In the final weeks of September, Cheshire Medical Center saw a decrease in COVID-19 inpatients, according to data from the Keene hospital.
And while the downward trend is promising, the percent positivity rate the hospital is reporting — about 7 percent as of Sept. 24 — is still alarming, President and CEO Dr. Don Caruso said.
“I think more people are masking, and I think that’s what’s making a difference,” he said. “... But the reality is, until we get below 2 [percent] positivity, there will be considerable community spread.”
Starting in August, the state saw a surge in COVID-19 cases driven largely by the virus’ more-contagious delta variant, after reporting relatively low levels for the first months of summer. But in the past week, new cases have begun to decline again.
As of Tuesday, New Hampshire’s seven-day average was about 458 new cases, a drop of about 5 percent from the week prior.
Cheshire County continues to see substantial community transmission, according to the state health department, but logged the lowest number of new cases in the past two weeks (302) among New Hampshire’s 10 counties. When expressed per 100,000 people, Cheshire County had among the lowest rates during this time period.
During the week of Sept. 17, Cheshire Medical Center reported a positivity rate — the proportion of COVID-19 tests coming back positive — of 8.3 percent among those who received a test through the hospital. For the following week, the most recent for which data are available, that rate decreased to 7.3 percent, marking the third week of lower numbers.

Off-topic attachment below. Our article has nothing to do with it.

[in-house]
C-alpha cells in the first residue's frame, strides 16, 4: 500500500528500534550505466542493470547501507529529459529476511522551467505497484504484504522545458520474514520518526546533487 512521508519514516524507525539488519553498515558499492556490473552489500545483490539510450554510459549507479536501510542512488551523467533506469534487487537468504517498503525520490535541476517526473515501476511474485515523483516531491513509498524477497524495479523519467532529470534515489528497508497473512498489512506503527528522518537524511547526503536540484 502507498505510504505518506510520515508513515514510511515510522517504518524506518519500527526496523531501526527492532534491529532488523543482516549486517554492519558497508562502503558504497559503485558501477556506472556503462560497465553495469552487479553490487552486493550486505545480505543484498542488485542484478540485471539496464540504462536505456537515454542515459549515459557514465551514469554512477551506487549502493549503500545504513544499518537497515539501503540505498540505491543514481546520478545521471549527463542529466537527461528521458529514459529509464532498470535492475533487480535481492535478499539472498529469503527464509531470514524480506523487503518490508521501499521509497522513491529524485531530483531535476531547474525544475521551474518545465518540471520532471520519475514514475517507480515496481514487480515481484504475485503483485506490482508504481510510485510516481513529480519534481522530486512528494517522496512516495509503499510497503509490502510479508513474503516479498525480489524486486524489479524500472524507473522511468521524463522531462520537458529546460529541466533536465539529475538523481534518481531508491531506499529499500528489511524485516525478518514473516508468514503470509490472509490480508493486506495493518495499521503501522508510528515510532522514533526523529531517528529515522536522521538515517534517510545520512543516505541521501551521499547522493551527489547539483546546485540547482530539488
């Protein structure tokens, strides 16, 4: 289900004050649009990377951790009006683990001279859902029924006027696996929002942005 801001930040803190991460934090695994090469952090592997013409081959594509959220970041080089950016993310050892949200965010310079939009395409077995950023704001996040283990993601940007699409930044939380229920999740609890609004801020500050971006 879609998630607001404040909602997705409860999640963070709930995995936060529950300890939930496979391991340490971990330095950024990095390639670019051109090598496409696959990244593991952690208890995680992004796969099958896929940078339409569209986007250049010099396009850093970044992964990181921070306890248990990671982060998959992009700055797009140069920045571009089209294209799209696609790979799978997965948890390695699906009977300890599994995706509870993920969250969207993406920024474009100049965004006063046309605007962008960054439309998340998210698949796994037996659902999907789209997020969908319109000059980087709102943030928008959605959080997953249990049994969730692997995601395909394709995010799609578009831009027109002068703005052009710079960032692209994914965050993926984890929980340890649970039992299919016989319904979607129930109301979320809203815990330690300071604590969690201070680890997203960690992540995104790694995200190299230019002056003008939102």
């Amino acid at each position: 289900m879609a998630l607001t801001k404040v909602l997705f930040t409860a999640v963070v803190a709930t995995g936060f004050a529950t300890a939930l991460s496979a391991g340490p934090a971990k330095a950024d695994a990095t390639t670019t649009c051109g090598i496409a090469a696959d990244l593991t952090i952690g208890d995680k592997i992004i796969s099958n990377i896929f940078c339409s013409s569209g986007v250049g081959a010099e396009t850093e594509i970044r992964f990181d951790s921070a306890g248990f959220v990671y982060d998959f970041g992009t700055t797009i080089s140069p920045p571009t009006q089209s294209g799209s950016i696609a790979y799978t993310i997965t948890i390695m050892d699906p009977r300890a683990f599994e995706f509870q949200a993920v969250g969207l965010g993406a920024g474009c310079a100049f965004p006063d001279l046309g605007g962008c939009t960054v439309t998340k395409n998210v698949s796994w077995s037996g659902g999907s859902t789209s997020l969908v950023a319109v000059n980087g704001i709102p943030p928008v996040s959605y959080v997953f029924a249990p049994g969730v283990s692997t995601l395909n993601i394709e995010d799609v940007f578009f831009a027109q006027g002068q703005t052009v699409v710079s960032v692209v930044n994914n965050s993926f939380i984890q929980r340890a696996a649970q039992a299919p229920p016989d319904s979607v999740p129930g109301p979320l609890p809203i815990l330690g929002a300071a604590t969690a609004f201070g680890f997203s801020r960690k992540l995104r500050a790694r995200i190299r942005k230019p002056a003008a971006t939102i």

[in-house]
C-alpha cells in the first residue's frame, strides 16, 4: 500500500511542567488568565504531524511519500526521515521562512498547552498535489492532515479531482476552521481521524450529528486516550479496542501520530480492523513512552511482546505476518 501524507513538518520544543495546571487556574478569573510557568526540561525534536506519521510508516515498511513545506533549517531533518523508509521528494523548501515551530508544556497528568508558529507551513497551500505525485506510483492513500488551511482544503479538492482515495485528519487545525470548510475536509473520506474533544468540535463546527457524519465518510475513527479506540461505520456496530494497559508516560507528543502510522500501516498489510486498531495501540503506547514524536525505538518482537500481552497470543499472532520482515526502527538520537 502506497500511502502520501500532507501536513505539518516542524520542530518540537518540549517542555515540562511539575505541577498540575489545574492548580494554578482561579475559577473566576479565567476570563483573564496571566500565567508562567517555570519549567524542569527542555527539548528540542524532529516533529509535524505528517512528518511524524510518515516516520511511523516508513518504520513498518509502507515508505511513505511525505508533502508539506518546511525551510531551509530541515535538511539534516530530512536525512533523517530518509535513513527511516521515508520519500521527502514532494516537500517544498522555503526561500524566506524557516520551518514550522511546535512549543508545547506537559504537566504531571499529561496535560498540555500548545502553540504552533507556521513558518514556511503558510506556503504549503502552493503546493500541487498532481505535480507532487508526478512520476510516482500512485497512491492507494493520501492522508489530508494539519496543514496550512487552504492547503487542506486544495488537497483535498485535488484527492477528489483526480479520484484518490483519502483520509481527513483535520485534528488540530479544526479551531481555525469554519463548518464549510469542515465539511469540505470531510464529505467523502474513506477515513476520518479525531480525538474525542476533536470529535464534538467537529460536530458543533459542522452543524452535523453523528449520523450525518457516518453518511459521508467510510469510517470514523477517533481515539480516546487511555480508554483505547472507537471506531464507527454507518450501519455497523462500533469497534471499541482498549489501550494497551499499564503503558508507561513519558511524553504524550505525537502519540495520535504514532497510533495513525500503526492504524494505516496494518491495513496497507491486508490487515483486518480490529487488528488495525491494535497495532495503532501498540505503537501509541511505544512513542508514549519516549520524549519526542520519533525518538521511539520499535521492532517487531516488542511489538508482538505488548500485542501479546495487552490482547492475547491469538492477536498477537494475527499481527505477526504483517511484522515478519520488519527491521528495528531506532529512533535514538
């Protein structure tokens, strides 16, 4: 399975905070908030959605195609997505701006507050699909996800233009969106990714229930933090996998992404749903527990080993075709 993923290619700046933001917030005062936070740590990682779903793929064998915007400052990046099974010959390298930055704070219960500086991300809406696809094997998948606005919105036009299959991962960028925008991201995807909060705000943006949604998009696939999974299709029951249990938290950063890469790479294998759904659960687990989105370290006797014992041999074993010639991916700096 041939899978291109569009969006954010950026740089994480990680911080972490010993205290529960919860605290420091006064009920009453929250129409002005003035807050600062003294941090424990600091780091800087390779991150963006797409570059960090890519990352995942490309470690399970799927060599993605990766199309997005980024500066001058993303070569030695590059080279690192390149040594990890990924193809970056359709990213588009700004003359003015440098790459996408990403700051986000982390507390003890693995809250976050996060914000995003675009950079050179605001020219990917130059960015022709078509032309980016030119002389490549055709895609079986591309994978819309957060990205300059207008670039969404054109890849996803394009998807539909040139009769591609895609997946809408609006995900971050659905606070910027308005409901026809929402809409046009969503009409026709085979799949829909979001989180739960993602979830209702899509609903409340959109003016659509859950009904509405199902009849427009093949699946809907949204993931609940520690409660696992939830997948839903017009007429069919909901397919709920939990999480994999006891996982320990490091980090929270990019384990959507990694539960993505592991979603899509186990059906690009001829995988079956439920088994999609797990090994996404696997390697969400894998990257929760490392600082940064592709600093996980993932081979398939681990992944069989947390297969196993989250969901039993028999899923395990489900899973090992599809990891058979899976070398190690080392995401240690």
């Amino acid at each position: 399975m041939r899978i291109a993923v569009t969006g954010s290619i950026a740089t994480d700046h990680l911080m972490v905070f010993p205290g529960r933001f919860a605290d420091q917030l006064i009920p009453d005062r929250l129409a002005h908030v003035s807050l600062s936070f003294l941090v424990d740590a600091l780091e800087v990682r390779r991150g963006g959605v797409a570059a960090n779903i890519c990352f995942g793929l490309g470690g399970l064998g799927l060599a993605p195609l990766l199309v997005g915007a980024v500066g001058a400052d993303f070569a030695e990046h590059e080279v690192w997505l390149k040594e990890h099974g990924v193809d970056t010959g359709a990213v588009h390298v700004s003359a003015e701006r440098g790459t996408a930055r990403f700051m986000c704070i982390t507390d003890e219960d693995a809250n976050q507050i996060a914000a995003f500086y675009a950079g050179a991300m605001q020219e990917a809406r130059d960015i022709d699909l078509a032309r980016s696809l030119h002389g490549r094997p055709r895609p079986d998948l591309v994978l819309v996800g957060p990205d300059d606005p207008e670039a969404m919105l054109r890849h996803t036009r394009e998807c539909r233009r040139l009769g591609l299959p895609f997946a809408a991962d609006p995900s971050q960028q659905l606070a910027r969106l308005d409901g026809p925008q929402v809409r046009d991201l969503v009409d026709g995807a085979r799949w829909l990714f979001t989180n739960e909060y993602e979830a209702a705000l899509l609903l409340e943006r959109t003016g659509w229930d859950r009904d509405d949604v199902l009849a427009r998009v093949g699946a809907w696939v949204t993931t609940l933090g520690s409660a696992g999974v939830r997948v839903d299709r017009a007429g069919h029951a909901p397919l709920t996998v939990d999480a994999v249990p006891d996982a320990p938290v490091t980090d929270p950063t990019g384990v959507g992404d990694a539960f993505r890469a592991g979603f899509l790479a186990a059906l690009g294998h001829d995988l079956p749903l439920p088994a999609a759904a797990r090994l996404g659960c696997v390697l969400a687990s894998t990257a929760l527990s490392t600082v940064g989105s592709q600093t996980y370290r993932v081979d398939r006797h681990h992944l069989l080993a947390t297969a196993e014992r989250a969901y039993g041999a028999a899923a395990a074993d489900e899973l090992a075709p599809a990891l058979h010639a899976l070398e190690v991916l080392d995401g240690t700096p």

However, the hospital is conducting more tests — from 895 to 983 during those weeks — which could play a role in the lower rates, according to Dr. Aalok Khole, an infectious-disease expert at Cheshire Medical.
As with other vaccines, it is possible to contract COVID-19 after being immunized, though studies show such cases are rare and that viral symptoms are typically milder.
“The people who are vaccinated have better outcomes,” Caruso said. “Really, what we see is if you’re vaccinated [and] you get so sick and you have to be on a ventilator, you’re going to survive and come off the ventilator ... We have not had an unvaccinated person come off the ventilator.”
While rare, COVID-19 can lead to death in vaccinated people. Of the 398 COVID-19-related deaths the state recorded from late January to early September of this year, 7.6 percent were considered breakthrough cases, a spokeswoman with the state health department said previously.
Three percent of the state’s total case numbers during that timeframe — 1,562 of 51,260 — were considered breakthrough infections.
In addition to urging people to get vaccinated against the viral disease, Caruso said masking is crucial when out in public — regardless of vaccination status — to keep numbers down.
“What worries me most are the percent that are vaccinated that are still getting COVID,” he said. “We don’t like to talk about that because we think that will make people not want to get vaccinated, but the reality is vaccinated people can get the virus ... and they are helping the transmission.”